"With our limited resources, the societal impact is going to be very bad," said Haider Abdul Muhsin, one of the country's few child psychiatrists. "This generation will become a very violent generation, much worse than during Saddam Hussein's regime."This war will lead to the next generation of terrorists. There is almost no treatment for these children as most of the psychiatrists have left the country as did a large majority of the rich and educated.
Since the U.S.-led invasion in 2003, 4 million Iraqis have fled their homes, half of them children, according to the United Nations Children's Fund. Many are being killed inside their sanctuaries -- at playgrounds, on soccer fields and in schools. Criminals are routinely kidnapping children for ransom as lawlessness goes unchecked. Violence has orphaned tens of thousands.
Short and lean with a square jaw, Abdul Muhsin started to focus on children only last year. Like many of the estimated 60 psychiatrists who remain in Iraq, he treated only adults before the invasion. Back then, he said, children with psychological problems were a rarity.When you read stories like this it reminds you of the horrible consequences of war. How can anyone still support this war based on lies? We have destroyed a nation and its people and we will be dealing with the aftermath for a generation.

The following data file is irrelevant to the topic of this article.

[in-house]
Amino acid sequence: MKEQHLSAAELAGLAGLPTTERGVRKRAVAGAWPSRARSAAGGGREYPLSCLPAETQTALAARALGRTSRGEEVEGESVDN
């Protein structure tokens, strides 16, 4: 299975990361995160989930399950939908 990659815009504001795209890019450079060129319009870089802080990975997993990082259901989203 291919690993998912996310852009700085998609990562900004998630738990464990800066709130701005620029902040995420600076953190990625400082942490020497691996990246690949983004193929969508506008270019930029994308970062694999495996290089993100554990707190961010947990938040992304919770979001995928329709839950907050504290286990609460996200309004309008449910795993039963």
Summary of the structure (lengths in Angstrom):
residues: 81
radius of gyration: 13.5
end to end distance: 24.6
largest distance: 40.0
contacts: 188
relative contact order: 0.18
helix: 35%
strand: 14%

Inside his bare office at Ibn Rushed Psychiatric Hospital, where armed guards frisk patients at the entrance, he flipped through a thick ledger of patients. In the past six months, he has treated 280 children and teenagers for psychological problems, most ranging in age from 6 to 16. In his private clinic, he has seen more than 650 patients in the past year.
In a World Health Organization survey of 600 children ages 3 to 10 in Baghdad last year, 47 percent said they had been exposed to a major traumatic event over the past two years. Of this group, 14 percent showed symptoms of post-traumatic stress disorder. In a second study of 1,090 adolescents in the northern city of Mosul, 30 percent showed symptoms of the disorder.
Today, toy weapons are among the best-selling items in local markets, and kids play among armored vehicles on streets where pickup trucks filled with masked gunmen are a common sight. On a recent day, a group of children was playing near a camouflage-colored Iraqi Humvee parked in Baghdad's upscale Karrada neighborhood. One boy clutched a thick stick and placed it on his right shoulder, as if he were handling a rocket-propelled grenade launcher. He aimed it at cars passing by, pretending to blow them up. Two soldiers pointed at the children and laughed.
Many of the children Abdul Muhsin treats have witnessed killings. They have anxiety problems and suffer from depression. Some have recurring nightmares and wet their beds. Others have problems learning in school. Iraqi children, he said, show symptoms not unlike children in other war zones such as Lebanon, Sudan and the Palestinian territories.